The ink and airtime spent in the last two years by the news media over Russia’s crude meddling in the 2016 election is a convenient distraction so establishment Democrats and Republicans won’t be held accountable for their failed foreign policy policies and unsustainable military interventions over the nearly past 20 years. The radical Islamic terrorism whose seeds were planted by the First Gulf War in 1991 but isolated geographically in Middle East, now finds sanctuary from Southeast Asia to Northern Africa and has planted roots in many of Europe’s largest urban centers.

Our Middle East regime change wars create more problems than they solve through the killing and dislocating of millions of civilian noncombatants, destabilizing social institutions, inflaming centuries-old conflicts, and increasing the regional influence of America’s competitors like Russia and Iran.

Why are newspapers and TV news among the least trusted institutions in America? Because they fail to address the issues that matter most to people. Russia doesn’t keep 30 million Americans without health insurance. Russia doesn’t saddle college students with debt that will take some most of their adult life to pay off. Russia isn’t warming the planet to where forest fires, droughts and urban flooding are no longer newsworthy but the norm (oh wait, Russia is actually part of that problem…but no more culpable than we are).

Figure 5.

Source: Gallup

The media-fanned Russia scare looming over America today has set this country back on a whole host of important issues. Two years have been lost and there is no reason to believe we won’t lose the next two as well.

As long as the mainstream media continues to profit from fulminating at every word out of Donald Trump’s mouth and trying to convince Americans that Russia and Trump are existential threats to our democracy (they aren’t), as a nation, we are avoiding the real conversations that need to be going on regarding our counterproductive military entanglements and the more pressing domestic issues such as an over-priced health care system, student debt, and stagnant incomes for half of the country.

But nothing demonstrates the feckless and banal content of today’s news media than their uncritical coverage of American’s pursuit of regime change wars across the globe.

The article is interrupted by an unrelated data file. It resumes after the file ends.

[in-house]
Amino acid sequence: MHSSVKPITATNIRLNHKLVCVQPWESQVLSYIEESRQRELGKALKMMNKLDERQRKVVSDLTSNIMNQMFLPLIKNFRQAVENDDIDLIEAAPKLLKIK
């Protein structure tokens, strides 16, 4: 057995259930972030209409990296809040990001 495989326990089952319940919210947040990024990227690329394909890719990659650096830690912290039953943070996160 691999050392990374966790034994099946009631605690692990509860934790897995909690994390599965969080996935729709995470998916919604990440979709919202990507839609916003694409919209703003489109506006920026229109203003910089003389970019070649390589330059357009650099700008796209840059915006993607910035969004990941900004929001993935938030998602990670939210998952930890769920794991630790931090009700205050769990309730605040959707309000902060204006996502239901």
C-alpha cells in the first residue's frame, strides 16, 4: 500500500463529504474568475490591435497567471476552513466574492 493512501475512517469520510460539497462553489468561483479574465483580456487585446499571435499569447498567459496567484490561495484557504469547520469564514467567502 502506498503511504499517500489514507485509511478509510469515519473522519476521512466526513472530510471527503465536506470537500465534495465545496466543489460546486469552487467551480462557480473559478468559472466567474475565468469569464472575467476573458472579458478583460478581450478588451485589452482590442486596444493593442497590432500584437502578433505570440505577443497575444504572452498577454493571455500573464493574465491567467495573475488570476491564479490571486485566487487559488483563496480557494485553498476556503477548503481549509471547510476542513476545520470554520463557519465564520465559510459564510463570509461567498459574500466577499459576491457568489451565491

The crass cynicism of the corporate media and its unapologetic shilling for the nation’s military-industrial interests is perfectly captured in this discussion between CNN’s Wolf Blitzer and U.S. Senator Rand Paul (R-KY) over America’s continued military support to Saudi Arabia in its proxy with Iran in Yemen’s civil war.

Wolf, you muttonhead. You are not supposed to say out loud, ‘We can’t end our substantial role in this tragic war in Yemen because it will hurt American jobs.’

Wolf, sometimes you are a total imbecile.

That some Americans disproportionately profit from the American war machine is not new but it is always news.

Marine Corps Major General Smedley Butler, one of two Marines to receive Congressional Medals of Honor for two separate acts of heroism, said it first in 1935 and it still applies today: “A few profit — and the many pay. But there is a way to stop it. You can’t end it by disarmament conferences. You can’t eliminate it by peace parleys at Geneva. Well-meaning but impractical groups can’t wipe it out by resolutions. It can be smashed effectively only by taking the profit out of war…”

Six companies control 90% of U.S. media

And who is front and center supporting (and profiting) from the military-industrial complex? Comcast. AT&T. Disney. 21st Century Fox. Viacom. CBS.

Just six companies, for all practical purposes, control the media you consume. Thirty years ago it would have been 50 companies controlling 90 percent of the U.S. media.

This is a problem with, not a virtue of free market capitalism.

Figure 6.


Animal species depend and thrive on genetic diversity. It helps them avoid going down some potentially unfortunate genetic cul-de-sacs.

For example, when too much inbreeding occurs, this is what you get:

Charles the II of Spain and the Habsburg Jaw


Charles II (1661–1700) was the son of Philip IV of Spain and his second wife, Mariana of Austria. Quite unfortunately, Philip and Mariana were uncle and niece to each other, making Charles, their son, also their great-nephew and first-cousin respectively. Hence, the Habsburg jaw.

As a child, Charles did not talk until the age of four or walk until eight and was considered, using the terminology of the day, an total imbecile. He nonetheless rose to throne in 1665 and reigned for five torturous years.

In Charles II of Spain, I can’t think of a better analogy to represent today’s American news media — inbred, lame, unteachable, yet still dangerous.

The U.S. democracy is under threat, but it is not from the Trumps or the Russians. And while both can do harm to this country, their threat pales in comparison to a national news media that is hopelessly biased, incurious, frequently inaccurate, impertinent and generally not trusted by most Americans.


About the Author:  Mr. Kroeger is a survey and statistical consultant with over 30 -years experience measuring and analyzing public opinion. He currently lives in New Jersey with his wife and son (You can contact him at: or at


APPENDIX: Linear Model Predicting 5-year GDP growth rates for 154 countries (2013–2017)